He constructs more complex sentences now, with more component parts. Jag vill inte äta, and också gå ut. In particular he’s learned to make sentences that describe what he is doing: jag sitter här, jag klättrar här, etc. He also comments on what others do: Ingrid ledsen (“Ingrid sad”) or pappa bakar (“pappa is baking”, when he felt the smell of freshly baked bread in the house) or tädi jookseb.

He asks questions. Probably the most common one is nonu gör?, “man doing?” (mixing Estonian and Swedish) which means “what is that man doing?”. Another frequent one is var är emme?, “where is emme?”. That one has now also developed into a primitive hide-and-seek: he crawls under the kitchen table and suggests that I ask “where is Adrian?”. I do that a few times and then he bursts out, här är Adrian!

He makes jokes. He points at my breast and tells me he will eat it; he points at a glass/my skirt/a fork/a pen and says “sandwich!” and laughs. He likes me to make the same kind of jokes – to call things with the wrong name, to joke about eating obviously non-edible things.

Speaking of eating, he has had some major eating phases this month, putting away 6 potatoes for dinner, or 4 large pancakes – more than what Ingrid eats. As usual, his appetite waxes and wanes, and some days he eats close to nothing. His is still quite conservative when it comes to food and will especially not touch any unknown vegetables, or any food where things are mixed together, such as casseroles or soups (apart from porridge). Although there was one week when he tested a fruit smoothie, and some soup, and a piece of roasted parsnip, and a bit of persimmon. There is hope for him yet, I guess.

Adrian is still very fond of music and often asks me or Eric to sing for him. He himself sings, too, and knows large chunks of many songs by heart – and sings them clearly enough that I can recognize the melody. He has definite favourites and often asks for specific songs – and vice versa, often asks me to skip other songs that I try to sing for him. All the Pippi songs are his absolute favourites: above all the main Pippi theme song but also Mors lilla lathund and Sjörövar-Fabbe. That last one we have on a CD, and that song has been playing for what feels like hours every day recently. Nevertheless the Pippi theme song is best of them all. He asks for it when he is bored, he asks for it when I change his nappy, he asks for it as a lullaby.

Because of Pippi he also likes pirates (because in one movie Pippi goes on a trip to rescue her father from pirates). Anything with a skull he calls a pirate (such as other kids’ socks and rubber boots). Likewise any man with a bushy beard is a pirate, such as the guy on the Turkish yogurt pots (who, by the way, is in fact a Greek).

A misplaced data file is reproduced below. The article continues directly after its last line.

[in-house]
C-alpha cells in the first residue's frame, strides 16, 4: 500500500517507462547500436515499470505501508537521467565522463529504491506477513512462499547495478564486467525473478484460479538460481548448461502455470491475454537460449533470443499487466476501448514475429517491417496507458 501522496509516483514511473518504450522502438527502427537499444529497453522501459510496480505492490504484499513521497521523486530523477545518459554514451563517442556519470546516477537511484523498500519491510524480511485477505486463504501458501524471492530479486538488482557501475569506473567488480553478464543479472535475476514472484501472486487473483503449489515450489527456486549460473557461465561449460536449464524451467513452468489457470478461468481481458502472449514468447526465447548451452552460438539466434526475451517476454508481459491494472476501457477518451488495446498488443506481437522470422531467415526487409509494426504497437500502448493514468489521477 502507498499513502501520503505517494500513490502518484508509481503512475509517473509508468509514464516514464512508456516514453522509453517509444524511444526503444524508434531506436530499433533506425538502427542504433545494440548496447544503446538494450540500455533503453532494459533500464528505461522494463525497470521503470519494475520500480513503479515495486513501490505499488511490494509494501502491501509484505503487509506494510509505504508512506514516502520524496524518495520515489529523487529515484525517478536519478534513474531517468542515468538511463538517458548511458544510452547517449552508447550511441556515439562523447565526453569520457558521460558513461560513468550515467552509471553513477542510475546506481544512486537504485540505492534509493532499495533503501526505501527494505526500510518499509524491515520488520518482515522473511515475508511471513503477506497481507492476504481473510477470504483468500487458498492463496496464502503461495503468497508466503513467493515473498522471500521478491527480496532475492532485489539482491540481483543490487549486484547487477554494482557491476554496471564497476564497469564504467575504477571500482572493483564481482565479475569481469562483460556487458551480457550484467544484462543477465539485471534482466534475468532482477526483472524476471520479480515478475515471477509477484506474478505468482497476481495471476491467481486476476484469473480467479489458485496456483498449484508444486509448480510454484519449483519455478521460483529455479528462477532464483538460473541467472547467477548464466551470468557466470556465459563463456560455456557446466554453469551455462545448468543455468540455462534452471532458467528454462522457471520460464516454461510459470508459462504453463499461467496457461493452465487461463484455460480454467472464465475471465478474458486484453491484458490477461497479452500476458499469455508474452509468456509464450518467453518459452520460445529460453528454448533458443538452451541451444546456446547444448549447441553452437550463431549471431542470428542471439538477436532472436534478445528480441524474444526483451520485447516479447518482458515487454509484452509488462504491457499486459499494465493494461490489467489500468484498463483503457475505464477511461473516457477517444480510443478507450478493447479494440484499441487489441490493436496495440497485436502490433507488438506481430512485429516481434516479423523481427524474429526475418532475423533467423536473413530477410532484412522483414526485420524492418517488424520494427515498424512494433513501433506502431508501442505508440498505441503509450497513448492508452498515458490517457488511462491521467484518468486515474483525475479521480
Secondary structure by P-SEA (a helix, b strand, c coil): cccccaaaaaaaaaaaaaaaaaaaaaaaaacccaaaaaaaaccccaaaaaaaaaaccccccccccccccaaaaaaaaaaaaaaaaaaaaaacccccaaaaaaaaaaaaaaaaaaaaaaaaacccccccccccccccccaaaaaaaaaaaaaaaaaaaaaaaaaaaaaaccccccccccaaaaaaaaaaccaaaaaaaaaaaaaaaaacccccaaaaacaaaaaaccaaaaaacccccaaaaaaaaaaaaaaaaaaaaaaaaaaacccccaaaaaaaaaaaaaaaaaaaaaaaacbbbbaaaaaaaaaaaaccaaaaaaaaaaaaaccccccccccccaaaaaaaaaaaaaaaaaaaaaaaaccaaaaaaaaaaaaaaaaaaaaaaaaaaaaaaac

Another favourite song is “Tingelingelinge tåget far”. This is a song where, at a specific place, you insert the name of a person – usually when singing for a child you use the child’s name. We (meaning I) sing it in endless variations: for each family member, for Adrian’s friends and for Ingrid’s friends, and so on. He also likes “Trollmor”, “Gumman i lådan”, “Jag hamrar och spikar”, “Lille katt” and many others.

He likes “bouncing” songs that involve me bouncing him on my knees – “Sõit, sõit linna” and “Prästens lilla kråka”. Ingrid has also rediscovered the joy of these songs and sometimes I end up bouncing both on my knees at the same time.

As for toys, he plays with the Brio train set quite often. He doesn’t usually build any tracks himself but will happily push his trains along when someone else puts down the tracks. But he can also play with the trains and other pieces on their own, without any tracks.

And sometimes he takes the two large crates of trains, tracks and accessories, happily exclaims jättemycket! (“a lot!”) and pours it all out on the floor. He seems to get some special sort of satisfaction out of that, and has tried the same with my sewing stuff (both my dressmakers’ pins, and my box of spare buttons).

He also plays with toy food, especially while I am preparing dinner, and often offers me food that he has “cooked”. Sometimes he offers me an empty pot, or even an empty hand, and says it’s sweetcorn (or whatever) – he can pretend that nothing is something, which I think is pretty advanced.

He can cut with scissors, with some effort. The kids’ scissors we have are a bit stiff so he needs to use both hands to open them, but can then close them using the proper grip. But I have to hold whatever he is cutting, because he can’t manage both. First he cut some ribbon, then he cut some paper; then he went around and wanted to cut just about everything (his trousers, a door handle, my thimble, and so on). So he only gets to use scissors under very close supervision.

He likes trains, and train rides to town. I don’t know which part he really likes most – the physical train or the fact that we’re taking the train. Or both. In any case he is really happy when we say we’re going on the train, and ecstatically shouts out “TRAIN!” when the train arrives at the platform.

Adrian’s monthly post will have to wait until tomorrow, because the object of said post is still awake and showing no signs of wanting to go to bed, at 10 pm. Instead he is sitting on my knee, making funny noises, poking at my boobs, and voicing opinions about what I should be doing on my computer instead of typing (looking at a Pippi movie, or at pictures of him or Eric or dolphins).

An ordinary month with mostly smooth sailing.